Christmas Truce of 1914: The Most Miraculous Christmas Eve in History

Google+ Pinterest LinkedIn Tumblr +

How could we resist wishing each other a Merry Christmas, even though we might be at each others throats immediately afterwards? (quoted from Private Heath’s letter)

On the Christmas Eve of 1914, in the middle of fierce battle, the British and German troop stood face to face in trenches divided by “No Man’s Land”. Soon their hands went out and tightened in the grip of friendship. That night, not a shot was made. All is calm. Violating order, soldiers from both sides put down their weapon, sang Christmas carols together, exchanged gifts and helped bury each other’s dead. It was the most memorable Christmas Eve in history.

khakichumsxmastruce19141999redvers_1.jpg

Christmas truce memorial. mage via Wikipedia

Cessation of hostilities on Christmas Eve and Christmas day during the war is known as “Christmas truce”. The event occurred in 1914 between the British and German stationed along the dreaded Western Front was the first to occur during World War I.

 
trencheswwi2_1.jpg

Situation in the trenches. Image via Wikipedia

The war had been going on for one year and nearly a million had died. The trenches were poorly constructed and in bad winter weather of 1914, it were flooded and turned into mud holes. The soldiers wallowed in freezing mud and decaying bodies. They were miserable and can help but feeling sympathy for each other. As Christmas approached, they started remembering the warmth of their home and love of families. The desire for a break in the fighting increased as well as the festive mood. This finally gave way for temporary peace.  After all, Christmas is a season of goodwill.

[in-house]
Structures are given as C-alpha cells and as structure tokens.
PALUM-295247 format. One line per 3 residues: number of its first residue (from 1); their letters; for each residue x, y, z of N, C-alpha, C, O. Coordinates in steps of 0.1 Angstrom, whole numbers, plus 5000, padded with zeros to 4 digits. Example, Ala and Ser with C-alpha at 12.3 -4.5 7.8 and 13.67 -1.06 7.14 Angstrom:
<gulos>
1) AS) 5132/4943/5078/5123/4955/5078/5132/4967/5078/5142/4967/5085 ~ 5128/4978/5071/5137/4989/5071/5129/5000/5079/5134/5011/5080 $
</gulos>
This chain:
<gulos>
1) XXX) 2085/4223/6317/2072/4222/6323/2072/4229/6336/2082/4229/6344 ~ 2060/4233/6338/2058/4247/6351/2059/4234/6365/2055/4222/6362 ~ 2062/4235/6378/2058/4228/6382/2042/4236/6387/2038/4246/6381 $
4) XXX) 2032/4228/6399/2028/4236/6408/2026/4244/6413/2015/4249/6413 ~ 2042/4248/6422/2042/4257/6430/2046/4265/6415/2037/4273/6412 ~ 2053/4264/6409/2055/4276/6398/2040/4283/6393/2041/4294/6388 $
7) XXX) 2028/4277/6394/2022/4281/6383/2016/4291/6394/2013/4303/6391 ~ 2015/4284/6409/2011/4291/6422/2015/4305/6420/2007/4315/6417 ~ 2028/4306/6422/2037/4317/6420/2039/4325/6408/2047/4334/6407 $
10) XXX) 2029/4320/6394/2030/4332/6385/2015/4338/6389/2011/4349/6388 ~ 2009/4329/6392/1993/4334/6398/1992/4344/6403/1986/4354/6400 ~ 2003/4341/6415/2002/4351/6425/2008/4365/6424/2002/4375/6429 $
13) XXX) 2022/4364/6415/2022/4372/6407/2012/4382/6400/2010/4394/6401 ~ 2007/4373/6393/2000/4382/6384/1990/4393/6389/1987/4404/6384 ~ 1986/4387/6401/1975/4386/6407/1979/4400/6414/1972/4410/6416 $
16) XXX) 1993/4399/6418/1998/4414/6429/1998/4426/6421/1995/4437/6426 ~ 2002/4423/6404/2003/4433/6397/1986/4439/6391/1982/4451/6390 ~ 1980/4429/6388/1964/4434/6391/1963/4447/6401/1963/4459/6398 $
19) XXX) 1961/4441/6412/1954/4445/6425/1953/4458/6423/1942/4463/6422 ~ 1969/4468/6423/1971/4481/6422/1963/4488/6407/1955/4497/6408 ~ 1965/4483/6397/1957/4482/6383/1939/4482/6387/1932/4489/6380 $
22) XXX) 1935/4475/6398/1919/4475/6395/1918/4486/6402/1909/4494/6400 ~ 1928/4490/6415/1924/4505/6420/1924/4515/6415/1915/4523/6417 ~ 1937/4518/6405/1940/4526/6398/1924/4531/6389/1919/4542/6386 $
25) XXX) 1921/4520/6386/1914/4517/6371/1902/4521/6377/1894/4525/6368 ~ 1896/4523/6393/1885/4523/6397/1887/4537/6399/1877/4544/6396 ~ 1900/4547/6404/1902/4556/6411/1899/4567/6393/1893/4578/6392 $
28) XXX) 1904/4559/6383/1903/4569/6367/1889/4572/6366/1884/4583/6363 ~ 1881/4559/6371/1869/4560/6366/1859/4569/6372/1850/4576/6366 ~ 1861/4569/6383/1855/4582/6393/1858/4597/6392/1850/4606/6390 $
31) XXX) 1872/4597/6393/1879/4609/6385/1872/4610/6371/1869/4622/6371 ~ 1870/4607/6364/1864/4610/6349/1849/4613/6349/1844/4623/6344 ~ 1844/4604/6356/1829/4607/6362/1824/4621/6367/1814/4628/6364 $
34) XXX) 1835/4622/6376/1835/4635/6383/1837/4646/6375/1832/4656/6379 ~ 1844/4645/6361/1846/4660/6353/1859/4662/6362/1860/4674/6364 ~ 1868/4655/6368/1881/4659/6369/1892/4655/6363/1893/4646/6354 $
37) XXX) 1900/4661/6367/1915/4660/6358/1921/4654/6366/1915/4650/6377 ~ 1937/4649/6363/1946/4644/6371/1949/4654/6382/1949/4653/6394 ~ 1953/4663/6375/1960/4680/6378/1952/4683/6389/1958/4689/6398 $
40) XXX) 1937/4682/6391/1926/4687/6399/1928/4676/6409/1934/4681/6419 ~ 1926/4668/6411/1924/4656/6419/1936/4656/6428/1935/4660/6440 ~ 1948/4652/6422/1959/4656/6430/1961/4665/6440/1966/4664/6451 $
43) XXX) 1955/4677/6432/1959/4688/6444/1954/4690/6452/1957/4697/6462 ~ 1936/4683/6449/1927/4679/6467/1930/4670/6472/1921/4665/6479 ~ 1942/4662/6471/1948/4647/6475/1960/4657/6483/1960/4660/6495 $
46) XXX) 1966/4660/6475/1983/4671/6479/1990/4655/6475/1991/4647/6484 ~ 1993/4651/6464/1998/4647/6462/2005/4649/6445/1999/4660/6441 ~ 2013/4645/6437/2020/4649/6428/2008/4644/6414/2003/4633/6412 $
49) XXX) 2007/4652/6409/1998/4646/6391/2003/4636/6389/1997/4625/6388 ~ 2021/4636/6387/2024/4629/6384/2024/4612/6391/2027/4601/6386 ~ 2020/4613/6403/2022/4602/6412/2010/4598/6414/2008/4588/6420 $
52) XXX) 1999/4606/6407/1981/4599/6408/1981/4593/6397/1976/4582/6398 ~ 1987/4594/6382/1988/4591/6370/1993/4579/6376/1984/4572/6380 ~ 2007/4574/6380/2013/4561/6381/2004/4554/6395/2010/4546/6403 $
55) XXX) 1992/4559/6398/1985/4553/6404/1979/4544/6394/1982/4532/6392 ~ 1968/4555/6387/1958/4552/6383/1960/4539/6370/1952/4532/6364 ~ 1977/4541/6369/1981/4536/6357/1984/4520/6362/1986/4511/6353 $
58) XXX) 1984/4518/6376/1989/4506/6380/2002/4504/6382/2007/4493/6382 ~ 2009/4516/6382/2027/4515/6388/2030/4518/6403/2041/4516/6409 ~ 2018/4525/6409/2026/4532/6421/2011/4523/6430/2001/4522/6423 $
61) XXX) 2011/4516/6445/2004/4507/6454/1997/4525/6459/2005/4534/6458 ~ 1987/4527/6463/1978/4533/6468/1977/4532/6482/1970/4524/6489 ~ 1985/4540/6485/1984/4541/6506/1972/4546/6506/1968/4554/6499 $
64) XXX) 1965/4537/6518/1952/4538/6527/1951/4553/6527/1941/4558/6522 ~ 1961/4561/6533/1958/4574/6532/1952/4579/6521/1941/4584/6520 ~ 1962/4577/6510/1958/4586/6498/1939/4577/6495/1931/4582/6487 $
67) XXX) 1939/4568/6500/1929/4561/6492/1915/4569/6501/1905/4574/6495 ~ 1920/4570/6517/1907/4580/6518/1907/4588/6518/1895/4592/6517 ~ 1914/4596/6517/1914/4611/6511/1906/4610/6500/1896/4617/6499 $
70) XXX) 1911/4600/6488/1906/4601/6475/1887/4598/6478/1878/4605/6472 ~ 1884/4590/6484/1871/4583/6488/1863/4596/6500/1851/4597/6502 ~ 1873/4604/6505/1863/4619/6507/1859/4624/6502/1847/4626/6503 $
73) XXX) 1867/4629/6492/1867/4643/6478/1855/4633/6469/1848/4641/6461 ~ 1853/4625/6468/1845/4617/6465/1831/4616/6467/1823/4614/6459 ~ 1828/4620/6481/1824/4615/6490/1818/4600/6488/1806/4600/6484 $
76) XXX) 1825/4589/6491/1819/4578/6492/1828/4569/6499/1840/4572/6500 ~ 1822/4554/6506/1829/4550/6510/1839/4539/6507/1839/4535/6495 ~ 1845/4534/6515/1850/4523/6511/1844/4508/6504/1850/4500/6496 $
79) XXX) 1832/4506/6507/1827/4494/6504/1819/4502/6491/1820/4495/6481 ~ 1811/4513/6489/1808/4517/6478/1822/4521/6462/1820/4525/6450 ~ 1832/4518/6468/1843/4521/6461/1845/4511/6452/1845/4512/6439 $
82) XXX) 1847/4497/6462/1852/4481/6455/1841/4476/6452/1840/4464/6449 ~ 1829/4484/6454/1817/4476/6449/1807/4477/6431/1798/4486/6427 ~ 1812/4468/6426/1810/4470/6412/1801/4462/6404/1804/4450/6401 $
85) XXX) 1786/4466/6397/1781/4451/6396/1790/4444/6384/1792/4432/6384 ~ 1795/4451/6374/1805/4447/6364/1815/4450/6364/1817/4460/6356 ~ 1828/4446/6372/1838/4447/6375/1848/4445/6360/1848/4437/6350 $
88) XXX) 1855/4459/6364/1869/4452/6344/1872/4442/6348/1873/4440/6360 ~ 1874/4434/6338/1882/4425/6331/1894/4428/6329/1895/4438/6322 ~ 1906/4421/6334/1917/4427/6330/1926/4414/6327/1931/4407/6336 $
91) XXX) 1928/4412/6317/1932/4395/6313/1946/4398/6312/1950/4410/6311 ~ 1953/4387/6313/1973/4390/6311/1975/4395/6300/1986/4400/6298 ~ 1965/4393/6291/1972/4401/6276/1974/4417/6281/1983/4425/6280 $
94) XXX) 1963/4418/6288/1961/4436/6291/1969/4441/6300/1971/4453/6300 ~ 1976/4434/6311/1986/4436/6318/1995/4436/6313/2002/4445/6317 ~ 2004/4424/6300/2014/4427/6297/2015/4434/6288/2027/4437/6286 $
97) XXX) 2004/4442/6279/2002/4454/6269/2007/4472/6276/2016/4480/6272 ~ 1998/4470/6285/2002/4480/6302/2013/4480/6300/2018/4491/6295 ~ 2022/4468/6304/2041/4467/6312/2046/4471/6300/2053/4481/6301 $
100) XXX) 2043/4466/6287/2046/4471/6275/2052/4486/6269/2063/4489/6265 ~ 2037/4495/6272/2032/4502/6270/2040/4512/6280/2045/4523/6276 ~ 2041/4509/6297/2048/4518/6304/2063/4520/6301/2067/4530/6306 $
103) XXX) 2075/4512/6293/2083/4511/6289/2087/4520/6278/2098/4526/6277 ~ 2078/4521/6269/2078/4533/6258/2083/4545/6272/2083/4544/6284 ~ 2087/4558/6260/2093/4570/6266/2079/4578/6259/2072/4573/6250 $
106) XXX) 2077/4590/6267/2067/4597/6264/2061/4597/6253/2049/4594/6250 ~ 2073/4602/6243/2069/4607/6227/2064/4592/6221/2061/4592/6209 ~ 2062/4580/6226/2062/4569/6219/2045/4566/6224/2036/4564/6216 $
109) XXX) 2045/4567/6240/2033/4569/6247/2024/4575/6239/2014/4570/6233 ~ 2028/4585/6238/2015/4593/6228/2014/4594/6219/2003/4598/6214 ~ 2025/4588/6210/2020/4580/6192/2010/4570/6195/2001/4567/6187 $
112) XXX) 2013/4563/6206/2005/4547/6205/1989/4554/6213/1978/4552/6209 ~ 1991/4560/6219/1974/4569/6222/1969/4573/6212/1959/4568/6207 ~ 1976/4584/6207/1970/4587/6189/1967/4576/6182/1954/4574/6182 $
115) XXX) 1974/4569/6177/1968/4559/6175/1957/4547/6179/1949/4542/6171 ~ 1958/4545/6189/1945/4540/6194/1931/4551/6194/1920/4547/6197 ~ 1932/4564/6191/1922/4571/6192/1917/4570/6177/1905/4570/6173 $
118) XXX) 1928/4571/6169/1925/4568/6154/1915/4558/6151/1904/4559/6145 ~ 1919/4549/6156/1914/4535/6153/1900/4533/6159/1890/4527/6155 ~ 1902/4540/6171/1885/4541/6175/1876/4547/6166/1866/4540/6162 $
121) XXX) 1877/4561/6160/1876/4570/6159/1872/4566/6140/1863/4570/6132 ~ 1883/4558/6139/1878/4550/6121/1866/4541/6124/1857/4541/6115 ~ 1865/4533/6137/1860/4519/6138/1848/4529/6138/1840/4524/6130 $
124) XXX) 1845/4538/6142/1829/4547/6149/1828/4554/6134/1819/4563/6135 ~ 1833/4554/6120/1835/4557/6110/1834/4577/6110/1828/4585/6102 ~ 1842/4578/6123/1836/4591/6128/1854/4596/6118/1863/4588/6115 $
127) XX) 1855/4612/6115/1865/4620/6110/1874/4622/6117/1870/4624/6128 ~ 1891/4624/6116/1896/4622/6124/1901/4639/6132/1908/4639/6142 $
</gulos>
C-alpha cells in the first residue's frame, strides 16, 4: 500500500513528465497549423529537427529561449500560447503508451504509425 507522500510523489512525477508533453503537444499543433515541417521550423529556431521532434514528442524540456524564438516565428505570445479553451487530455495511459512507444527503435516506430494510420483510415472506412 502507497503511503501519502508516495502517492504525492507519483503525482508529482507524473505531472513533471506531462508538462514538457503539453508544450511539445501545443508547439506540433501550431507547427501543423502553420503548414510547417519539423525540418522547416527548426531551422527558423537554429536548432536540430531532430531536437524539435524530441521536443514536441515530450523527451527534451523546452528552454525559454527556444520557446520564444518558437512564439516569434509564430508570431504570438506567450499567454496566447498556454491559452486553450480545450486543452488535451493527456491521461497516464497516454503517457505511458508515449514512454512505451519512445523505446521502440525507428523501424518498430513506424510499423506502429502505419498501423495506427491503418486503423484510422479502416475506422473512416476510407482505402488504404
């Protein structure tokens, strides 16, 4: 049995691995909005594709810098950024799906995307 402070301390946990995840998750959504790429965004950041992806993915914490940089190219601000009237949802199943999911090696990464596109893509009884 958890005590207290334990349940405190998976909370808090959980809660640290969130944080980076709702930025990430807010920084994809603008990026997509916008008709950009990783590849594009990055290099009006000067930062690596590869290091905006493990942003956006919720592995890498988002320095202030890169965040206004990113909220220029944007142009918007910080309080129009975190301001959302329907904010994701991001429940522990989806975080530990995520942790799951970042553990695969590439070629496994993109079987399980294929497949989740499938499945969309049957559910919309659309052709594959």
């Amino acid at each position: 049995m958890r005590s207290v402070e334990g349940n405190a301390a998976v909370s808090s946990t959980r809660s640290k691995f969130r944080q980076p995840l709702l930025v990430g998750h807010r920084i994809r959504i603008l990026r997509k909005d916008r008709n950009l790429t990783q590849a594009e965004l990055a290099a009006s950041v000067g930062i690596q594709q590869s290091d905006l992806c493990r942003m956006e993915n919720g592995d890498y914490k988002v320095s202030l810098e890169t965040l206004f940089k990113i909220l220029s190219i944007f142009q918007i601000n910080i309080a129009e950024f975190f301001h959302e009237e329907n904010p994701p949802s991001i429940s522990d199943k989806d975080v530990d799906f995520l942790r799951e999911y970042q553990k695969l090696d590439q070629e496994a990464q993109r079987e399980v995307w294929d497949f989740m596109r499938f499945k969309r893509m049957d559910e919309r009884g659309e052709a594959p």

24 December 1914

 christmastruce1914_1.png

British and German troops met in No-Man’s land. Image credit

The moment started when the German troops began singing O Stille Nacht (Silent Night) after they finished decorating their so-called Christmas tree and placing candles on the edge of their trenches. The British troop on the other side of the trenches responded by singing English carols. Applause was heard from both sides. The two sides then began exchanging Christmas greetings. The German soon called the British as “comrade”.

Signs were put out , “you no shoot, we no shoot” . So the party was up. The soldiers met in “no man’s land” to shake hands and drank together. Whisky, jams, chocolate were exchanged. That night, the artillery fell silent.

25 December 1914

It was a foggy cold Christmas morning. Songs continuously were sung.  With Christmas spirit on the air, the soldiers were running about on top of the trenches instead of keeping their head down in it. Invitations were made once again to visit the “no man’s land”.  The land soon became a playground. The parties played football. The German won 3-2.Exchange of gifts continued afterwards. Balaclavas, hats, buttons, tunics, smokes and autographs were exchanged. Soldiers who had been barbers before the war gave free haircut. A German juggler gave an impromptu. Many British and German were chatting in no-man’s land. Cigarettes were offered and photographs of family members were shown. Bodies of recently-fallen solders brought back behind their lines for proper burials. Some of the British helped the German bury a sniper.  

christmastrucememorialceremony2008_1.jpg

Veterans of World War met in the 2008 celebration of Christmas truce. Image credit

At night, each troop returned to the trenches to have dinner. Private Heath, in his letter said jokingly that :“…the gift of gifts was Christmas pudding. The sight of it made the Germans’ eyes grow wide with hungry wonder, and at the first bite of it they were our friends for ever. Given a sufficient quantity of Christmas puddings, every German in the trenches before ours would have surrendered”

With dinner served, came the end of the peace of Christmas truce.  The following day, as recorded by Captain Dunn, the medical officer in the Royal Welsh Fusilier, at 8.30, the British fired three shots in the air and put up a “Merry Christmas” flag. The German responded by put up a sheet that said “thank you”. Both the British and the German captains bowed and saluted each other, then both went down to their respective trenches and the war officially began again.

With this weird situation, many soldiers started thinking and hoping that the war will be over in no time. But who knows, the war stretched out for four more years and claimed the life of more than 16 millions soldier and civilian.

Share.

About Author

Leave A Reply